The team compared these bat genomes against 42 other mammals to address the unresolved question of where bats are located within the mammalian tree of life. Using novel phylogenetic methods and comprehensive molecular data sets, the team found the strongest support for bats being most closely related to a group called Ferreungulata that consists of carnivores (which includes dogs, cats and seals, among other species), pangolins, whales and ungulates (hooved mammals).
To uncover genomic changes that contribute to the unique adaptations found in bats, the team systematically searched for gene differences between bats and other mammals, identifying regions of the genome that have evolved differently in bats and the loss and gain of genes that may drive bats' unique traits.
"Our genome scans revealed changes in hearing genes that may contribute to echolocation, which bats use to hunt and navigate in complete darkness," said senior author Michael Hiller, research group leader in the Max Planck Institute of Molecular Cell Biology and Genetics, the Max Planck Institute for the Physics of Complex Systems and the Center for Systems Biology.
"Furthermore, we found expansions of anti-viral genes, unique selection on immune genes, and loss of genes involved in inflammation in bats. These changes may contribute to bats' exceptional immunity and points to their tolerance of coronaviruses."
The team also found evidence that bats' ability to tolerate viruses is reflected in their genomes. The exquisite genomes revealed "fossilized viruses," evidence of surviving past viral infections, and showed that bat genomes contained a higher diversity than other species providing a genomic record of historical tolerance to viral infection.
Given the quality of the bat genomes, the team uniquely identified and experimentally validated several non-coding regulatory regions that may govern bats' key evolutionary innovations.
"Having such complete genomes allowed us to identify regulatory regions that control gene expression that are unique to bats," said senior author Sonja Vernes of the Max Planck Institute for Psycholinguistics and co-founding director of Bat 1K. "Importantly, we were able to validate unique bat microRNAs in the lab to show their consequences for gene regulation. In the future we can use these genomes to understand how regulatory regions and epigenomics contributed to the extraordinary adaptations we see in bats."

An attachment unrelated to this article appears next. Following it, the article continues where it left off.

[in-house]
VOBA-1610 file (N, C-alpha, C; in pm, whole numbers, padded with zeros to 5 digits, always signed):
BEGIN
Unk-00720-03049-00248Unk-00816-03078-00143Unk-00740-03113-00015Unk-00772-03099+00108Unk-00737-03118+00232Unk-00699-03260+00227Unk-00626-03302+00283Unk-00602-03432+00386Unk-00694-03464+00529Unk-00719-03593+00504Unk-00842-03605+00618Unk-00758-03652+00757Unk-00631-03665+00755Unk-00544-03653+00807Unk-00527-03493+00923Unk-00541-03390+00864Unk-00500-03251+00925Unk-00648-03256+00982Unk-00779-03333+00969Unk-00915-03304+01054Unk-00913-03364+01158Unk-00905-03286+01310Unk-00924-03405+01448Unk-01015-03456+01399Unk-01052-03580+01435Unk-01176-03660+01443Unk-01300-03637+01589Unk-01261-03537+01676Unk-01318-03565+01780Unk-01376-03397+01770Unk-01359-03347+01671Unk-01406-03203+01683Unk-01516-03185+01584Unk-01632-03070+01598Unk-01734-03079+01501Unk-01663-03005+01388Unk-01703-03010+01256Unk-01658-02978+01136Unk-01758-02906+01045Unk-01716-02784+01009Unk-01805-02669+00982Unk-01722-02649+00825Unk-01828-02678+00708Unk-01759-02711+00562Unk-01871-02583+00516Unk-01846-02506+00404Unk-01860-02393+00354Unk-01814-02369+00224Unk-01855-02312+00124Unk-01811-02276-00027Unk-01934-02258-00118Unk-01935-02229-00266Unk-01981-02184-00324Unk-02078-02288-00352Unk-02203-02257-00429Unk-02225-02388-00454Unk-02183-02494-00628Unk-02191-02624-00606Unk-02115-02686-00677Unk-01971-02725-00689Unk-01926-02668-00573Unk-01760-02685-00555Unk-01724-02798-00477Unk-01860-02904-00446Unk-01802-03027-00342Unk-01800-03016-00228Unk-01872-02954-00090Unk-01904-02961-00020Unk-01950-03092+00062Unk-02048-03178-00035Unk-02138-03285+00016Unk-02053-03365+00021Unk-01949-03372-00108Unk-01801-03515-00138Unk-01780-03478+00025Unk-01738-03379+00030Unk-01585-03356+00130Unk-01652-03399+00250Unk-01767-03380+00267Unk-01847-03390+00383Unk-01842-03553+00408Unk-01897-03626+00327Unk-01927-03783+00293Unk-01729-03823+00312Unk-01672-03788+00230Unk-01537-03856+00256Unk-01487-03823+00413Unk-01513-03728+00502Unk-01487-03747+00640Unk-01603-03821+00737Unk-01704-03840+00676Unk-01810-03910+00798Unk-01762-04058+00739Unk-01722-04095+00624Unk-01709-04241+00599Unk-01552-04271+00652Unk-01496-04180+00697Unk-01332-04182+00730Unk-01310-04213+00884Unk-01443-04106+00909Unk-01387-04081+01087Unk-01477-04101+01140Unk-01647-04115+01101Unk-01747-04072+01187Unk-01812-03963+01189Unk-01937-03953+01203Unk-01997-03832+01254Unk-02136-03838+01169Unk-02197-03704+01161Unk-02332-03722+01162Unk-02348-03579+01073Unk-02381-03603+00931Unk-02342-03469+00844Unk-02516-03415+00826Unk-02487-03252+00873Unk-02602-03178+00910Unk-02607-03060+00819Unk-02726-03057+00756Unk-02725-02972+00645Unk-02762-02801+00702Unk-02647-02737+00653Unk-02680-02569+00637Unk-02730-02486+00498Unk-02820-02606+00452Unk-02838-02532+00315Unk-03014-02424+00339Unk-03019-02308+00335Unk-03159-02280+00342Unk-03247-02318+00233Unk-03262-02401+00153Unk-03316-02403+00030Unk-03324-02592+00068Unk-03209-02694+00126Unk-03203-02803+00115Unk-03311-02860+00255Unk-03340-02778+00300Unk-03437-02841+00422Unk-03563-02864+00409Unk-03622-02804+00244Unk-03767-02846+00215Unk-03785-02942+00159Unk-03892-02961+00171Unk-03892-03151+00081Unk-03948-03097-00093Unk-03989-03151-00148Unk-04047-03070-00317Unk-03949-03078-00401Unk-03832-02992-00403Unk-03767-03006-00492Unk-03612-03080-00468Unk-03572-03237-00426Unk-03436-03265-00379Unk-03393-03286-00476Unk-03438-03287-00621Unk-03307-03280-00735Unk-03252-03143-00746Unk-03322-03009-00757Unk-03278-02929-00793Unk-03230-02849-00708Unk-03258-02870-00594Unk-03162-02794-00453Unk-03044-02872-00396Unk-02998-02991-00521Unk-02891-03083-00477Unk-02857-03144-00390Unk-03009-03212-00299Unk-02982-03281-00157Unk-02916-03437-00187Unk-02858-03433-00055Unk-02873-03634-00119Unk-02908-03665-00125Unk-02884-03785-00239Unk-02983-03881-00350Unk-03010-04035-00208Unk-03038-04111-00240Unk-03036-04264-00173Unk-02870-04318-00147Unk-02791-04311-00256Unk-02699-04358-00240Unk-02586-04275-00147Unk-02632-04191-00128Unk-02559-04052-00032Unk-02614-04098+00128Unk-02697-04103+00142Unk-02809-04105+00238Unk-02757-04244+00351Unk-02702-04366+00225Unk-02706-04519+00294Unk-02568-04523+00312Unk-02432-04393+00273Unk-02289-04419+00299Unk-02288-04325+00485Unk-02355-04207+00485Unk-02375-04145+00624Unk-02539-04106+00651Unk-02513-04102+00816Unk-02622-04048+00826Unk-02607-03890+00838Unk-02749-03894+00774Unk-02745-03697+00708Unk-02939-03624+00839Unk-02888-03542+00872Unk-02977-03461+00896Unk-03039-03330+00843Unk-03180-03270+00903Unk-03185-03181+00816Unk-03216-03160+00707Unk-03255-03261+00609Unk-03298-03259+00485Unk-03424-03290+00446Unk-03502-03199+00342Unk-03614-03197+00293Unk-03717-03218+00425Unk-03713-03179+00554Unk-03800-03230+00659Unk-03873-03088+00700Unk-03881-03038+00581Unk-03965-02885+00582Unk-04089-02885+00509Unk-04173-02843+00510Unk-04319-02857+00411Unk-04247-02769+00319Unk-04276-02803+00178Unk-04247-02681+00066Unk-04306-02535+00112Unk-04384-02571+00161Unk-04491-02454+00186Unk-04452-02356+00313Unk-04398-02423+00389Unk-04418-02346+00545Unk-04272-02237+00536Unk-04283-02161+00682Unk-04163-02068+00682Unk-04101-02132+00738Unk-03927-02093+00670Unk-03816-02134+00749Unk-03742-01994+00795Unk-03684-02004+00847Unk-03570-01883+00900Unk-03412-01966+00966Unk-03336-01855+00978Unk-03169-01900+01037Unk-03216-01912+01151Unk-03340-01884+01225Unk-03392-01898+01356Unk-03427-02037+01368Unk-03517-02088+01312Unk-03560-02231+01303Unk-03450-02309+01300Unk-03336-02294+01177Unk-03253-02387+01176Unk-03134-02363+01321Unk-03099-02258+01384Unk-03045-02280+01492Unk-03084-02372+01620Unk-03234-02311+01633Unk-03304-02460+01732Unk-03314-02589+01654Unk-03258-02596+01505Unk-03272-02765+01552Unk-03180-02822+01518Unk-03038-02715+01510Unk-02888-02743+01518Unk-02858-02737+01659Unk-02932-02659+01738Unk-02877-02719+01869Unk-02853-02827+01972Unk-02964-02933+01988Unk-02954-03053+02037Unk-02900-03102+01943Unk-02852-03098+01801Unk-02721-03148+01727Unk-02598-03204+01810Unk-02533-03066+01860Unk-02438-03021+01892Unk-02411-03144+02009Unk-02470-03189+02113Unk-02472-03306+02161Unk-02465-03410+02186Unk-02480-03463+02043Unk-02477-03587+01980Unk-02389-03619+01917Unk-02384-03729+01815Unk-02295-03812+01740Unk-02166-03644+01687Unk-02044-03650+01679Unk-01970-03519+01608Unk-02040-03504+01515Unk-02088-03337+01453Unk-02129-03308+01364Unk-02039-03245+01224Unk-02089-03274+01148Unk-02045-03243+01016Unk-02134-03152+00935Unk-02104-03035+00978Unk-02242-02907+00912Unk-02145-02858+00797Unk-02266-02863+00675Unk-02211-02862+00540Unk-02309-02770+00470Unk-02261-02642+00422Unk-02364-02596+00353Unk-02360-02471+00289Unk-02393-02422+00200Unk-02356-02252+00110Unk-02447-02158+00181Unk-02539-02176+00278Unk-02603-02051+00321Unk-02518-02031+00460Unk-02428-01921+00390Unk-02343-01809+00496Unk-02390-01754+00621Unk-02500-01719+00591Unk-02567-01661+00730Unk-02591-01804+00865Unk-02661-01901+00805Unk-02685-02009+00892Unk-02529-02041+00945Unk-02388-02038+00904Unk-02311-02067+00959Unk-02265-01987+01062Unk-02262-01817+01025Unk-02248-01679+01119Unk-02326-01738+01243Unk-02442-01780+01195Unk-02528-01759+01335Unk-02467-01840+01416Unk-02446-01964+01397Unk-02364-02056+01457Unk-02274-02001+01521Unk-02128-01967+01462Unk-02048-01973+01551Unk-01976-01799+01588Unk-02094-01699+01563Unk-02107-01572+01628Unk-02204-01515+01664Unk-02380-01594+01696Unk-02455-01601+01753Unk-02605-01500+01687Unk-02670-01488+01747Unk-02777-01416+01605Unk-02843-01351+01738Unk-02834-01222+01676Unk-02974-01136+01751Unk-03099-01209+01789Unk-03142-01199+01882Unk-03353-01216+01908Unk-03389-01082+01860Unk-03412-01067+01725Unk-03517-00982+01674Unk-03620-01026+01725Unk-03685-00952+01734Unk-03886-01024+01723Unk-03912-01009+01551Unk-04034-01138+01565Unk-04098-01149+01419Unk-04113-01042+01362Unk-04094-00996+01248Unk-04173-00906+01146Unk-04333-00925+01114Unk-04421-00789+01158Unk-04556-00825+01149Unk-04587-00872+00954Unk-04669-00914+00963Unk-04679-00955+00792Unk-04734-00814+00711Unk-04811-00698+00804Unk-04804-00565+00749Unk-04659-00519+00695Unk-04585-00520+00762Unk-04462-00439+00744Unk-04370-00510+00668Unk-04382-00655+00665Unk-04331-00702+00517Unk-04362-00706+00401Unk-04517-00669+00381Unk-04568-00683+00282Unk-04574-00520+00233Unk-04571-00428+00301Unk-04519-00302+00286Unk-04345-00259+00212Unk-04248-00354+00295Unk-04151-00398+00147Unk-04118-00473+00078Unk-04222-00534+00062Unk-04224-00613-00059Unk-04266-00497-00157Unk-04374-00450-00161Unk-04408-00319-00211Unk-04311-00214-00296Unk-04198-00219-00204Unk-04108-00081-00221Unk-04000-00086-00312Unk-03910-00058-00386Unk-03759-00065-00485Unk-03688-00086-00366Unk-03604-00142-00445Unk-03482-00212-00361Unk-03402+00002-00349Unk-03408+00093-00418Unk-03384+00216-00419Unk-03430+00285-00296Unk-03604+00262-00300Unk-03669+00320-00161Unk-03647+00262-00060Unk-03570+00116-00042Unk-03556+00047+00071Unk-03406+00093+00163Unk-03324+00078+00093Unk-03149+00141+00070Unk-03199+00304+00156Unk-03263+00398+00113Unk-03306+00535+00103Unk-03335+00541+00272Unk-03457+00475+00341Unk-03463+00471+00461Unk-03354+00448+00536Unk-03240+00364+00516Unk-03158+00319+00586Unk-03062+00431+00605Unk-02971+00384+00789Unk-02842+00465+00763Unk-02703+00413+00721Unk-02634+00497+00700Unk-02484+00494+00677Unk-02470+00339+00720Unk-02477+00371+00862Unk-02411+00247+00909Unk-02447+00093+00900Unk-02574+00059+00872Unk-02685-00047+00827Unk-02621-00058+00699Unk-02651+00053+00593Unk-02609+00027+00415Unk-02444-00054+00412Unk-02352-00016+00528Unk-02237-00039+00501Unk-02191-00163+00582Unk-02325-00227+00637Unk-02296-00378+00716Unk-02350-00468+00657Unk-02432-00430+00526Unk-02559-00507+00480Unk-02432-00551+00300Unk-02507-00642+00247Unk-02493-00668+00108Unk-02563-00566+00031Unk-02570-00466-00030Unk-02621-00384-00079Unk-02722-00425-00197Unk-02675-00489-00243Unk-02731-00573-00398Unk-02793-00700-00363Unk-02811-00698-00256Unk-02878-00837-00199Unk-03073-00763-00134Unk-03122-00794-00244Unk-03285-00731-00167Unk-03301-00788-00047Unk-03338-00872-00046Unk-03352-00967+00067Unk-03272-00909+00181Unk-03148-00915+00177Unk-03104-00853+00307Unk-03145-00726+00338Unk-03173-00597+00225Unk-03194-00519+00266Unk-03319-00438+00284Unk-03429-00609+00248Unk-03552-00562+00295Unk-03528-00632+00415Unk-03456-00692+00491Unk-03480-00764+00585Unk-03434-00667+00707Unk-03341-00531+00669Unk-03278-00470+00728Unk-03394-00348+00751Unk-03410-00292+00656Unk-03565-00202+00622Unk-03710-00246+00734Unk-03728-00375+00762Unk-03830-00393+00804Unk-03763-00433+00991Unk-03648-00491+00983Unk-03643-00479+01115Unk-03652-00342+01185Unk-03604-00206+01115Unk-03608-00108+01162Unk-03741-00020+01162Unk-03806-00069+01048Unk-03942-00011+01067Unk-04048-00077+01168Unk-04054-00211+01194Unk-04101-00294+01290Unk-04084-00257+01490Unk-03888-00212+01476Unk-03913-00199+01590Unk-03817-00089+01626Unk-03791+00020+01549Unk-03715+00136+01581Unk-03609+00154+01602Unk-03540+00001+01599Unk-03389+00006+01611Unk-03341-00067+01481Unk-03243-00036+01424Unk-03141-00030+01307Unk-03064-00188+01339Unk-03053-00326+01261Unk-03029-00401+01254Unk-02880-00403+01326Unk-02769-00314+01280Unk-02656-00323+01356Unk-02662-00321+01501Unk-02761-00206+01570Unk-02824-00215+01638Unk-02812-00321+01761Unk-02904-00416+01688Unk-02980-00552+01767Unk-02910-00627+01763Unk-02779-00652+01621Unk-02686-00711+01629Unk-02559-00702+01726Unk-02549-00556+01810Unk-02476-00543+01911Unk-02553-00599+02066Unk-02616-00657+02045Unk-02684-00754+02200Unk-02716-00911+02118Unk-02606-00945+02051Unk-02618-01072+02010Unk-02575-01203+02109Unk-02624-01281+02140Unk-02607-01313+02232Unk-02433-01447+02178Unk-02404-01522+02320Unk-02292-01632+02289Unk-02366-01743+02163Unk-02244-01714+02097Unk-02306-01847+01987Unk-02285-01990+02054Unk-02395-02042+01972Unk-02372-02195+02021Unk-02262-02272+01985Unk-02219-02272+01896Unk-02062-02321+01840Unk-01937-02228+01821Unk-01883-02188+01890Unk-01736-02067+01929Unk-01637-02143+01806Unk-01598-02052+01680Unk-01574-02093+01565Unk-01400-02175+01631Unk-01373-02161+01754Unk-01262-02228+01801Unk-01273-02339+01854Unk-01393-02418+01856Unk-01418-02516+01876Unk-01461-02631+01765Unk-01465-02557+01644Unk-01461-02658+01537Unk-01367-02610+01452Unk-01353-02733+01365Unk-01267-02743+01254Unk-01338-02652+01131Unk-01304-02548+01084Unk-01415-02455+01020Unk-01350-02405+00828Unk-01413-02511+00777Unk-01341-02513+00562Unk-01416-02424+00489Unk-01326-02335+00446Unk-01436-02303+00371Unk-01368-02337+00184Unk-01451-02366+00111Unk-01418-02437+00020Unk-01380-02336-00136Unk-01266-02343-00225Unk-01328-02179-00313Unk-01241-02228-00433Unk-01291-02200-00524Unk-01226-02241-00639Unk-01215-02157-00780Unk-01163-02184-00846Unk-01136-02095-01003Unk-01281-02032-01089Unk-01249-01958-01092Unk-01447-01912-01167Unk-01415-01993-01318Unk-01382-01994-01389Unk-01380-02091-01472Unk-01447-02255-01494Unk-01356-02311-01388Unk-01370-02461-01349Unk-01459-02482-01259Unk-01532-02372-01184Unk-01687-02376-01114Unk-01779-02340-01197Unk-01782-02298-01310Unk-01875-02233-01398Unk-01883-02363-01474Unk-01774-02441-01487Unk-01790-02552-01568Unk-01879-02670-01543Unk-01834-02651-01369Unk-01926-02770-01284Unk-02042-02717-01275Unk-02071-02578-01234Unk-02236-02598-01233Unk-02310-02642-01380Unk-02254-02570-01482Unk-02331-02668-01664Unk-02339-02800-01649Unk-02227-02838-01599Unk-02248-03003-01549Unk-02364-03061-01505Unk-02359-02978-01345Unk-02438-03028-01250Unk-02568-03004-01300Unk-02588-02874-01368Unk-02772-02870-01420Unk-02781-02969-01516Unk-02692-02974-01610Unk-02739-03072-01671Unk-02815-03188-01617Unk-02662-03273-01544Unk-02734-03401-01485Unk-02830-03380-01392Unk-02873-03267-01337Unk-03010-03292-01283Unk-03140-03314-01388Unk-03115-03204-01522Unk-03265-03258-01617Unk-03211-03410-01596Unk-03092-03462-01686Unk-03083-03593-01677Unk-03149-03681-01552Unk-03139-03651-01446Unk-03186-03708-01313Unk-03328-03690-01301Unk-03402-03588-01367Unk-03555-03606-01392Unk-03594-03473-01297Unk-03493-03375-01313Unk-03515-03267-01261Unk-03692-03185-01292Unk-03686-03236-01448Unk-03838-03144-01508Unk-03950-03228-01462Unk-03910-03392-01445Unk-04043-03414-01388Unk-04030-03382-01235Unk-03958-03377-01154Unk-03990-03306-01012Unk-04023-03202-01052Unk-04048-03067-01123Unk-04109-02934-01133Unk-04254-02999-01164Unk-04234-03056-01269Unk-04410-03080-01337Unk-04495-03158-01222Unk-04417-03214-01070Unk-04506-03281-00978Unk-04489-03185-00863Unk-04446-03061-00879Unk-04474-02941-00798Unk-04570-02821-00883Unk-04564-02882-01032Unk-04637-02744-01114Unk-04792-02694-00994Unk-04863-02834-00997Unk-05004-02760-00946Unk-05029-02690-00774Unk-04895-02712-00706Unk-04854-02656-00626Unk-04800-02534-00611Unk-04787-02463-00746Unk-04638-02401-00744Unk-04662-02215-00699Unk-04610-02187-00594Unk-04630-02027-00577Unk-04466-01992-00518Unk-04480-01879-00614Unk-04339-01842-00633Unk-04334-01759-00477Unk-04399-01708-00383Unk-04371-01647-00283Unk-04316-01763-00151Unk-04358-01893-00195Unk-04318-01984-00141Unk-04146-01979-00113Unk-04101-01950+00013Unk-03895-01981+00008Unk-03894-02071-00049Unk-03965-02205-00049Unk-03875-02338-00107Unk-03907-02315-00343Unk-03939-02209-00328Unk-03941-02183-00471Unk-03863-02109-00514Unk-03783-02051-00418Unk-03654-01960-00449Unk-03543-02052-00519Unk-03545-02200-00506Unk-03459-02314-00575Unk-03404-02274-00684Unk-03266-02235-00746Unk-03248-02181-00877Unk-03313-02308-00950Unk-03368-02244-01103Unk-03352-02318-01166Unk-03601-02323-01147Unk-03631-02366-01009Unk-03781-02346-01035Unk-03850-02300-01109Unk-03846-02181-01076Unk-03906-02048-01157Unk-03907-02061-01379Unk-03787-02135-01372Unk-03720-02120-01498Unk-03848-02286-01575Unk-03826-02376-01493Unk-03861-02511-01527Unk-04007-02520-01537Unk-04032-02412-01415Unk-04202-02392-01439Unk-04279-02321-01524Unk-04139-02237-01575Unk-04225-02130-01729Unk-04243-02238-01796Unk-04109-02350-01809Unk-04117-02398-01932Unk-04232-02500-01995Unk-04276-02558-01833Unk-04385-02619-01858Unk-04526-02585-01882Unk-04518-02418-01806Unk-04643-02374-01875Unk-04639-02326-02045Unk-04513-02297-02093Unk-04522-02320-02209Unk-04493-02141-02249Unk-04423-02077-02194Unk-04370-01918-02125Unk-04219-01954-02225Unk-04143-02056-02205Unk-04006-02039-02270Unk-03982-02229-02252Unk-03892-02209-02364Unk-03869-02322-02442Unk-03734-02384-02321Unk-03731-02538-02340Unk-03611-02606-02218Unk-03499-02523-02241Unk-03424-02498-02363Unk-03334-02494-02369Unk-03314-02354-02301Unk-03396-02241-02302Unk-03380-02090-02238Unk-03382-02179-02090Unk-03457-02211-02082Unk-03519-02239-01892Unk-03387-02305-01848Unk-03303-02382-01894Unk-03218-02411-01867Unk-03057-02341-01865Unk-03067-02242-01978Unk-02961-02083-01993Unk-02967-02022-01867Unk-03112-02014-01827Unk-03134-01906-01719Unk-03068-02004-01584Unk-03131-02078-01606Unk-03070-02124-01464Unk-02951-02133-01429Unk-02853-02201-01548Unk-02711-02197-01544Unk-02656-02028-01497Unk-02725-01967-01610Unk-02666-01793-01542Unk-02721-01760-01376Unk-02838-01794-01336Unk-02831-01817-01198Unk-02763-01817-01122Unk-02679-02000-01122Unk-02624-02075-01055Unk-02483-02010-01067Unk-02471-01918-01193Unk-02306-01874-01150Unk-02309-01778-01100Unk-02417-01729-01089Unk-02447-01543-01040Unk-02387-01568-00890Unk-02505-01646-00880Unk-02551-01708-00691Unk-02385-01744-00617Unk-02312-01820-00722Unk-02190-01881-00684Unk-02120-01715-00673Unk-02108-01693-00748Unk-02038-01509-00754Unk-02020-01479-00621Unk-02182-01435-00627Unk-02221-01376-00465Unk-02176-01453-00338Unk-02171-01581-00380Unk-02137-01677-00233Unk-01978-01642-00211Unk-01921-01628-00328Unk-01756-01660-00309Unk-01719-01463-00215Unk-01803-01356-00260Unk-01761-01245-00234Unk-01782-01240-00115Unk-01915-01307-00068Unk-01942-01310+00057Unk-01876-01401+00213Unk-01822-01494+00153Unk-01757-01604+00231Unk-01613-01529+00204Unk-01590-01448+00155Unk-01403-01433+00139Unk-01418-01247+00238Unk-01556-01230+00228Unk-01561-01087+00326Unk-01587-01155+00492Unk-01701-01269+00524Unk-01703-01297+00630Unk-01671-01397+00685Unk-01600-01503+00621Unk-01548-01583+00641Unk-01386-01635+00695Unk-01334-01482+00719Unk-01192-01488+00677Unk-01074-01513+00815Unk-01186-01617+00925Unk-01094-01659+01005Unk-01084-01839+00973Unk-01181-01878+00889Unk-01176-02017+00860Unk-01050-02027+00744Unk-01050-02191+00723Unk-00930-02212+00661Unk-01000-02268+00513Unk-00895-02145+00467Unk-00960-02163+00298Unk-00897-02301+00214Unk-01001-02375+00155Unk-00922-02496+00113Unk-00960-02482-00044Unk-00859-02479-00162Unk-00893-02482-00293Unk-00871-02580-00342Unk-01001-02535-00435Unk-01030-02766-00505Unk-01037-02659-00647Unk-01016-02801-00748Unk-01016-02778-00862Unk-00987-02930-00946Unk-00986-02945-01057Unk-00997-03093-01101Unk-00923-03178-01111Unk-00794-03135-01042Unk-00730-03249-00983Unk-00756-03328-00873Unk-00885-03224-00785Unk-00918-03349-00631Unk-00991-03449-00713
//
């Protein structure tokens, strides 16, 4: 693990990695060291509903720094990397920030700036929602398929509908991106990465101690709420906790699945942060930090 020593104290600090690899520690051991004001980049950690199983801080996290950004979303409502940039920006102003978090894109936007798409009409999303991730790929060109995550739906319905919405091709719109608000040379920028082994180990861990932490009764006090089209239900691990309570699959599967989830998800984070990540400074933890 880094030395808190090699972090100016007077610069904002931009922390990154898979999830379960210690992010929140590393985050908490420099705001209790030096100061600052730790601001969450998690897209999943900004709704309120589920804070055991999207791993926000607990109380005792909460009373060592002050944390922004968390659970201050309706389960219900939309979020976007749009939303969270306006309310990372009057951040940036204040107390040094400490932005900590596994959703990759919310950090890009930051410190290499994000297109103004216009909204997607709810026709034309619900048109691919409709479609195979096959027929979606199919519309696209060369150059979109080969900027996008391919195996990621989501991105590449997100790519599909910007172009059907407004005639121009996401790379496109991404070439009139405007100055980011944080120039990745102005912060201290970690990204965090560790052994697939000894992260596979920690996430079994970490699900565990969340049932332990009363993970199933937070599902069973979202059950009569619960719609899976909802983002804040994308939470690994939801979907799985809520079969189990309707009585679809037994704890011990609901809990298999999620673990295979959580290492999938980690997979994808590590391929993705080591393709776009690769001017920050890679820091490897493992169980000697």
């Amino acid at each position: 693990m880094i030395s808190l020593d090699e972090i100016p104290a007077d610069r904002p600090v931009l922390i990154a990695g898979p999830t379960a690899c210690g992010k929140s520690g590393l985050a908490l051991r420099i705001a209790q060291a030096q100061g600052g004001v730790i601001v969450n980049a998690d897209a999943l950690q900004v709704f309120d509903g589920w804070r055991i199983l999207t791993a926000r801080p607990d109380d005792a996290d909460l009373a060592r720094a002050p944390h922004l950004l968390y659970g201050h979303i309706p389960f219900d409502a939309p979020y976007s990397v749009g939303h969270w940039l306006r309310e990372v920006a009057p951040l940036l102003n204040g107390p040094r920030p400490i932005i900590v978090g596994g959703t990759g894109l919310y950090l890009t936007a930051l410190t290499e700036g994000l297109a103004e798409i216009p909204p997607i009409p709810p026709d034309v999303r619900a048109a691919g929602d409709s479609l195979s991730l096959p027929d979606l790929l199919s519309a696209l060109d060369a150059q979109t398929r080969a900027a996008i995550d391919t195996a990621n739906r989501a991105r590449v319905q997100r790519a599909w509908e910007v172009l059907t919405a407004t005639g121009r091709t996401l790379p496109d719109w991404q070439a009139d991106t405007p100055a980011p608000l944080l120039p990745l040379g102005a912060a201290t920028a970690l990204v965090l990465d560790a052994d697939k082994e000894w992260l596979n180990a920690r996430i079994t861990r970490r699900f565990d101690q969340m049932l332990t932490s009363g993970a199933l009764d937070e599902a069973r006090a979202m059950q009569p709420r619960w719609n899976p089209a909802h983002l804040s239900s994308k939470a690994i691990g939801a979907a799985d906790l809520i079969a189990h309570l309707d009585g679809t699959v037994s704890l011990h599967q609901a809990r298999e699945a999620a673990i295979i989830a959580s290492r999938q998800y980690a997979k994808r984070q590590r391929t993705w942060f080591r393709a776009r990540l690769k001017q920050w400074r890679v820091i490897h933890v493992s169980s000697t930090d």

This is just a beginning. The remaining approximately 1,400 living bat species exhibit an incredible diversity in ecology, longevity, sensory perception and immunology, and numerous questions remain regarding the genomic basis of these spectacular features. Bat1K will answer these questions as more and more exquisite bat genomes are sequenced, further uncovering the genetic basis of bats' rare and wonderful superpowers.
This study was funded in part by the Max Planck Society, the European Research Council, the Irish Research Council and the Human Frontier Science Program.
In addition to Texas Tech, the institutions contributing to the research are: University College Dublin; Max Planck Institute of Molecular Cell Biology and Genetics; Max Planck Institute for the Physics of Complex Systems; Center for Systems Biology; Max Planck Institute for Psycholinguistics; Australian National University; University of Oxford; Stony Brook University; John Jay College of Criminal Justice; University of Bristol; Max Planck Institute of Animal Behavior; University of Konstanz; Smithsonian Tropical Research Institute; University of Montpellier; University of Greifswald; The Rockefeller University; Howard Hughes Medical Institute; Donders Institute for Brain, Cognition and Behaviour; and Technical University Dresden.